How fortuitous that that particular word came to mind. Because to create we may have to destroy. The previous post quoted the principle at PIXAR which said to be wrong as fast as you can. That means
1) make something
2) *then destroy it
3) to make something better:
repeat from *.
Ripping is essential to knitting. And in the next book I acknowledge this necessity. I do this as kindly as I can, and with as much encouragement as I can, knowing our reluctance to pull out hours of work.
So I read that part of the book to a friend--who does a lot of carpentry--to make sure it had the right tone. And we had an ensuing conversation about what he called "right-mindedness" during a "tear out." Here are some of our conclusions.
- If you are certain you know what the problem is, don't let the sun set before ripping. (Otherwise, you'll pack the piece away and "get to it sometime . . . .")
- If you are not absolutely certain you know what the problem is, sit with it for a while . . . sleep on it . . . play with it . . . to see if you can't fix the problem in some creative way that does not involve a complete tear out. Do not pack it away and start on something new until you have done this. The result might be the piece telling you what it needs. (And no, I do not hear other voices. Knitting is my only inanimate object that speaks aloud.)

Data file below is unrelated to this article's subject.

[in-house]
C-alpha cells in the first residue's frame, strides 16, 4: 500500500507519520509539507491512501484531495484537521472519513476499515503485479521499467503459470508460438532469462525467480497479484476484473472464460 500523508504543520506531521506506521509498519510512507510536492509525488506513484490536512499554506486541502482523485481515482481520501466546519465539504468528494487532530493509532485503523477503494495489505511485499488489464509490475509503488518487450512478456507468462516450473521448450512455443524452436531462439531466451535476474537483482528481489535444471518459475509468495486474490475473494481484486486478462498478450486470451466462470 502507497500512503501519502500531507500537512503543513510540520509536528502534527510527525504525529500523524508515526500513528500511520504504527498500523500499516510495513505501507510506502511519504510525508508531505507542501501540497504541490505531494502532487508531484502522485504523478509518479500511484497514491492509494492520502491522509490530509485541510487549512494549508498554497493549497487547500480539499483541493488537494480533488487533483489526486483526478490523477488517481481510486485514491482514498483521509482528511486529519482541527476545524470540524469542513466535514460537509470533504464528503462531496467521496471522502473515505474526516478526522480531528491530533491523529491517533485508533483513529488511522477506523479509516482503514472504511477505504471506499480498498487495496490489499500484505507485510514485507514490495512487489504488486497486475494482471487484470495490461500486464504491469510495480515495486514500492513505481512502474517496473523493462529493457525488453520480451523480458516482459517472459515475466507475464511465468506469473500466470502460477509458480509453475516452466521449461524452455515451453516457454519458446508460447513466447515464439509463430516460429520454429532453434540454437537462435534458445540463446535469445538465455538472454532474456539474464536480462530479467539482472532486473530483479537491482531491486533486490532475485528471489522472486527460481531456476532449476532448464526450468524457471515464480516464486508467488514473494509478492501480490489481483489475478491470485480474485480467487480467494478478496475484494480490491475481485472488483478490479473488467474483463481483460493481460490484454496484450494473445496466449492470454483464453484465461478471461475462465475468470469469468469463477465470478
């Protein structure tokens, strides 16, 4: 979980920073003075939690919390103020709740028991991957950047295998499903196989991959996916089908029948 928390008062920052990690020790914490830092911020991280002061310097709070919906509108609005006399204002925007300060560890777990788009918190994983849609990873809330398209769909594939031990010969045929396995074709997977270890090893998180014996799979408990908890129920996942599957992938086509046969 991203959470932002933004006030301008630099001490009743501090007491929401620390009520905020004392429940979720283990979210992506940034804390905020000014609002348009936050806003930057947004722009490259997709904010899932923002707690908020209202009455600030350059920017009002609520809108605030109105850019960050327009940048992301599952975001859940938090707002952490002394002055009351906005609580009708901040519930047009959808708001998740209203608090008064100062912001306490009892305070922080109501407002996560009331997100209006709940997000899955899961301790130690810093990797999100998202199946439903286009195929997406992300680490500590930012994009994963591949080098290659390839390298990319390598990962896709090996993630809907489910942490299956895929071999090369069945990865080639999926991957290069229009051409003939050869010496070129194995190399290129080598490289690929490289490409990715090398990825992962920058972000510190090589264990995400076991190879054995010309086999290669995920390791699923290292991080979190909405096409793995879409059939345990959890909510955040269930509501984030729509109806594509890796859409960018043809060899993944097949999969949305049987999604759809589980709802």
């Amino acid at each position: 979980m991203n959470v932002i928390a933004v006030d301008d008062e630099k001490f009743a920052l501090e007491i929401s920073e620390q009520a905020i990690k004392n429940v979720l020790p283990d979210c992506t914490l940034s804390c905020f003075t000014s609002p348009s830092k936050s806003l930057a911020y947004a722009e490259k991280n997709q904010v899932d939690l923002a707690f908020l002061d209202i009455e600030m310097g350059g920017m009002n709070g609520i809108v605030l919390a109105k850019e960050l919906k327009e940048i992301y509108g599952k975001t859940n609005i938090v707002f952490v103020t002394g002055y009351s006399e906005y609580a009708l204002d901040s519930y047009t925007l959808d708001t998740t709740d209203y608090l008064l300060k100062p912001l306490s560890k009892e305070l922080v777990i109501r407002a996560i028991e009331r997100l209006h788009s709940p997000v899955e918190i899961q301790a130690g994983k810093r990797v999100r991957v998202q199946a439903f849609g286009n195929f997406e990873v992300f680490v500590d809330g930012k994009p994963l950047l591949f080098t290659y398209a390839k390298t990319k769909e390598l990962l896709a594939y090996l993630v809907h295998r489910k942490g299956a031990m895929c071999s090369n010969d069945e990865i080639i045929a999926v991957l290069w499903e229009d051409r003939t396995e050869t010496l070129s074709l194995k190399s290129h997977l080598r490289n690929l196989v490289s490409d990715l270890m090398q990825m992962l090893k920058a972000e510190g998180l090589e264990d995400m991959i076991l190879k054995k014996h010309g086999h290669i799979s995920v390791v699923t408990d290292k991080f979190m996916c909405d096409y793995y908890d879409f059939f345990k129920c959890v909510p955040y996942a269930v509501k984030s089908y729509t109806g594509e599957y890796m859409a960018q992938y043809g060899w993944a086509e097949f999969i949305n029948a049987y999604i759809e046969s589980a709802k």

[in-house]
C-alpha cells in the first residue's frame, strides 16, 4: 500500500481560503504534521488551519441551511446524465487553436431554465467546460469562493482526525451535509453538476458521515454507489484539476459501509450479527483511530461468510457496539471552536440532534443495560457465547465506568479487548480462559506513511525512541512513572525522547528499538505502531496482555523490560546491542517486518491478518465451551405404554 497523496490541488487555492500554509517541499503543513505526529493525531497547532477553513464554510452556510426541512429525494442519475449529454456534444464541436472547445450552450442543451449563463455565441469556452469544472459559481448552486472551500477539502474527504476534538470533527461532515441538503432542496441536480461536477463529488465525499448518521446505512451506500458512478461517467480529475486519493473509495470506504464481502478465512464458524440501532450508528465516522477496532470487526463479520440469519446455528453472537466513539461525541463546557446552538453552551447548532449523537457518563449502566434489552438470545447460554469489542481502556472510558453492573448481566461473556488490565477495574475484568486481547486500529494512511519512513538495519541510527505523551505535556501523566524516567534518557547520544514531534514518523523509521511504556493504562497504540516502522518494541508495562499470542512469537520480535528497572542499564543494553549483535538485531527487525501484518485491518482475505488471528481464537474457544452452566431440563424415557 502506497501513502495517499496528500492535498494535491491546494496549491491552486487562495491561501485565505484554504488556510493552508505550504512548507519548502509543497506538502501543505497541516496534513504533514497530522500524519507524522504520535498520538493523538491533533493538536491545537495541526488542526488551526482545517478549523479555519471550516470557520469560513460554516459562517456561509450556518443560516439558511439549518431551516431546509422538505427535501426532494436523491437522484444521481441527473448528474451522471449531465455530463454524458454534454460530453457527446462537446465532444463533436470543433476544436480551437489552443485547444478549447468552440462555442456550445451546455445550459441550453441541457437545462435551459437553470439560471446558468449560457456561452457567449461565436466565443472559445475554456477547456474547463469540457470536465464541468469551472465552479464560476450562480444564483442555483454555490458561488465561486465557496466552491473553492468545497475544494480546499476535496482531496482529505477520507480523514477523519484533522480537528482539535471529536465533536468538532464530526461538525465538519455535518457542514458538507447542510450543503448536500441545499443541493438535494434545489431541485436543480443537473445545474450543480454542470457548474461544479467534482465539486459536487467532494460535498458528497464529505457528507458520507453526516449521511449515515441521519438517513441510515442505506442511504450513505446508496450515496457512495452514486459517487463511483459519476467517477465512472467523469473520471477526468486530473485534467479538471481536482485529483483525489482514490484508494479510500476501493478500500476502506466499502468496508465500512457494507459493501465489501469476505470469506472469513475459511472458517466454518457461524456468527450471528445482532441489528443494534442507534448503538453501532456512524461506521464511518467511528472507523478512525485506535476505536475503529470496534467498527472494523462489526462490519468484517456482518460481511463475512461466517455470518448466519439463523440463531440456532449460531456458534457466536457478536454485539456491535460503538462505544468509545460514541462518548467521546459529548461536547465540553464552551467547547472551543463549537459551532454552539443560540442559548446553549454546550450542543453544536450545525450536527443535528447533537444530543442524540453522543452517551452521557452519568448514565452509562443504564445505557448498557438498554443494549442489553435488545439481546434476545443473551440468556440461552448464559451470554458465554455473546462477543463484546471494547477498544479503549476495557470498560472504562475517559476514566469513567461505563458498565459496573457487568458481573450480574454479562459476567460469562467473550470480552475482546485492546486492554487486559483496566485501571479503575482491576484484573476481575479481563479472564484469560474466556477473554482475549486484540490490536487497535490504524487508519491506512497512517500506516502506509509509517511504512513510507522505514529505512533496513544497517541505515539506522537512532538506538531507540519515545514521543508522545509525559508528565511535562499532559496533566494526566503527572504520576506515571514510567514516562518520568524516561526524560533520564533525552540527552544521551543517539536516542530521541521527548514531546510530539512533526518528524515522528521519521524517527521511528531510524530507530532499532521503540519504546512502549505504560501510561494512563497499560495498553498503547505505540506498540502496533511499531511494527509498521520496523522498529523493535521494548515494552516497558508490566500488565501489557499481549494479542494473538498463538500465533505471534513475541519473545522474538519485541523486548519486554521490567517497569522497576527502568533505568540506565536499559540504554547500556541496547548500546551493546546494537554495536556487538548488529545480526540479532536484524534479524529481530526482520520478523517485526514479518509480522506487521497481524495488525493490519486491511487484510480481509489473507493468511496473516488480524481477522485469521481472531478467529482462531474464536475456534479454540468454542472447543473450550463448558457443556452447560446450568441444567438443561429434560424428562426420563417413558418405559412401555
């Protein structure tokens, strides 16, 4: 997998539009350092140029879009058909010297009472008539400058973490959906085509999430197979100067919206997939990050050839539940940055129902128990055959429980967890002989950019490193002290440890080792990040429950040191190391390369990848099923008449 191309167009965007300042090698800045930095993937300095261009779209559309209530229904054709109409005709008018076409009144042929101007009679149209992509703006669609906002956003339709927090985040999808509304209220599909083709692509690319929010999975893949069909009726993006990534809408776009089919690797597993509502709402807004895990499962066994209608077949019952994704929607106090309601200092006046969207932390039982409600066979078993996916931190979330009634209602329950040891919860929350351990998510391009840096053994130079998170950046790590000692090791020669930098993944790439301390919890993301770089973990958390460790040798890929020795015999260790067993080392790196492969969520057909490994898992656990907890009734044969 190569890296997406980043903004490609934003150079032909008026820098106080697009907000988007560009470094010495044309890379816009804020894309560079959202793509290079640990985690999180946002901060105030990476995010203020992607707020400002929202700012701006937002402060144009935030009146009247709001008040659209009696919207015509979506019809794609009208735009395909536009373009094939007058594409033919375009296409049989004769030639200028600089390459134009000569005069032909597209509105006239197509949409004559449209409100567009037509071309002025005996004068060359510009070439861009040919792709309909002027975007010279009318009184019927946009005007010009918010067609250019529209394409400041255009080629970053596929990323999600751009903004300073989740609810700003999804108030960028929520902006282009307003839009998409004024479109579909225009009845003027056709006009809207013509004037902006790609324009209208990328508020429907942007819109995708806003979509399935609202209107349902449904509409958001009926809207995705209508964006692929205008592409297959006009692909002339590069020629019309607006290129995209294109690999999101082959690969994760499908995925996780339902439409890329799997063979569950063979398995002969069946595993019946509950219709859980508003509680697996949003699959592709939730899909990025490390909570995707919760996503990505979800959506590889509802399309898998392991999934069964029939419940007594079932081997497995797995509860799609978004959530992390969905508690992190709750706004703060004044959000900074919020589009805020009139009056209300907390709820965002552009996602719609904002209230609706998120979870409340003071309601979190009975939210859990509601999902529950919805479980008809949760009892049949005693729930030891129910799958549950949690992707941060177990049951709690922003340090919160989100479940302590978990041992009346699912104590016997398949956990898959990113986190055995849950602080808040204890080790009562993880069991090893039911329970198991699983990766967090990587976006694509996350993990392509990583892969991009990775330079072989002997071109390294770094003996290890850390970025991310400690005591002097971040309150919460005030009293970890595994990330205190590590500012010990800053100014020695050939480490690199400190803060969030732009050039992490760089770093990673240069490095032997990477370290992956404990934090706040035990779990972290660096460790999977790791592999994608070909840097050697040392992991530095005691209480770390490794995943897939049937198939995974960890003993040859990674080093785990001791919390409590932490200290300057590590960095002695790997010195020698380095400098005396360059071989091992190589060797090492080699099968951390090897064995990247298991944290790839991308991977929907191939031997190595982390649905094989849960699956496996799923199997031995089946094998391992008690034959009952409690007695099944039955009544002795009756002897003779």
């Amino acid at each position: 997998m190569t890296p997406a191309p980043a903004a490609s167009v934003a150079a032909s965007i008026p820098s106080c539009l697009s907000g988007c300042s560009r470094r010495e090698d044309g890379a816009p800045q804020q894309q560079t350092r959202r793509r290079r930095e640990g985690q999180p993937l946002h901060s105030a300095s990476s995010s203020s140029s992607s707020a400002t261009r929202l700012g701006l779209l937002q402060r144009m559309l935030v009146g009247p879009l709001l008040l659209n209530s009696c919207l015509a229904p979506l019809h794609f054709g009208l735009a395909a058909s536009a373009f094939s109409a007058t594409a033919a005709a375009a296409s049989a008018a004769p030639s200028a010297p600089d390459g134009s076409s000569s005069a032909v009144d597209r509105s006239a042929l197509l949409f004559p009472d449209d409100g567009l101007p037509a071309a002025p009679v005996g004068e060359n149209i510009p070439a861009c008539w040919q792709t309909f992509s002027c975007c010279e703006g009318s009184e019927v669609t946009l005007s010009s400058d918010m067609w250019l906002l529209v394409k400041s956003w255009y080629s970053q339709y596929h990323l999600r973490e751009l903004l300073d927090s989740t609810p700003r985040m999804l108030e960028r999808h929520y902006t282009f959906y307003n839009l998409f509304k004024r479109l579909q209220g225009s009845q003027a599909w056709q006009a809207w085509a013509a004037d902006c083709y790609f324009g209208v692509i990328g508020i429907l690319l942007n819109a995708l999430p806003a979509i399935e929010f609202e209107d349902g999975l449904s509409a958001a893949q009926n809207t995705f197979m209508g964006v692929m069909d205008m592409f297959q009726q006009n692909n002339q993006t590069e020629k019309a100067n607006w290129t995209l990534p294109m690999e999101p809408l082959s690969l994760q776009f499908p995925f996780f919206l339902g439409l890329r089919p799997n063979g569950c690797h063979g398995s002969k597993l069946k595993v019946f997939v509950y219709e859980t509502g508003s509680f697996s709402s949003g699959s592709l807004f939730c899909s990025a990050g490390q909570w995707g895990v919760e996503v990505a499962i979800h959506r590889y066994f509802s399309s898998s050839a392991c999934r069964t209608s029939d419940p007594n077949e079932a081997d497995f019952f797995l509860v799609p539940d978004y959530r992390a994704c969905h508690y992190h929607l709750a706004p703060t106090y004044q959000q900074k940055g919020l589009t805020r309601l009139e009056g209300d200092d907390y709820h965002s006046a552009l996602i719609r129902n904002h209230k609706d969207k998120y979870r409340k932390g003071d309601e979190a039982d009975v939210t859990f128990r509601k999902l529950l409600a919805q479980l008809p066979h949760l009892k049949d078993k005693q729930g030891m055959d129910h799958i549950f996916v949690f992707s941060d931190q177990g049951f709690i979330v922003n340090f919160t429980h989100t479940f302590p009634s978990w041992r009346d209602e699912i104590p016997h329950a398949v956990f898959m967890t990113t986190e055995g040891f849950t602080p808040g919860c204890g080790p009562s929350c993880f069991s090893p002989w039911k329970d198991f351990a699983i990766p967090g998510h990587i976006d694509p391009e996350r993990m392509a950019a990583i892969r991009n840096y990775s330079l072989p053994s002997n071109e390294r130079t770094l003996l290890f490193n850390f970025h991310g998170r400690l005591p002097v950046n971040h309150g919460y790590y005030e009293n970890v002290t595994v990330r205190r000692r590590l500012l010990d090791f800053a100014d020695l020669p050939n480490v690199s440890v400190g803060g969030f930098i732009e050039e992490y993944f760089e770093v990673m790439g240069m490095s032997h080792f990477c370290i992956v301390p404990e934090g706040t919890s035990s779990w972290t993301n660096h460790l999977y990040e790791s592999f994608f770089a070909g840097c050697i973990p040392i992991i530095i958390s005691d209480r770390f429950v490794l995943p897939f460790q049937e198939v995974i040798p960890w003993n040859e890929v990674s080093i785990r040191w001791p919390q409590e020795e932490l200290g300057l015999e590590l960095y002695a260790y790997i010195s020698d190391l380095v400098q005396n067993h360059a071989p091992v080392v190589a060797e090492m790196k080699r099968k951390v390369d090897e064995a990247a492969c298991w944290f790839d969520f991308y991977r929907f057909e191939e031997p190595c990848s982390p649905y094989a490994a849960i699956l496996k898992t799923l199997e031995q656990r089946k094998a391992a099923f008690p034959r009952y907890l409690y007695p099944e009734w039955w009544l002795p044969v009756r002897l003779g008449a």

- Rip in public--with dignity, with decorum, with sedate pride. It's a valuable lesson for others to see a knitter (who knows the lesson of patience better than most) pull out hours of work to get something right.
- Rip in private, and curse if needed. (A young person raised in my household went off to university and called after the first month to say he'd been in a common room where someone behind him was swearing like crazy, so he turned around to see who was knitting.)
- As you rip, remind yourself that the first thing you were going to do after this project was find more knitting: you just found it!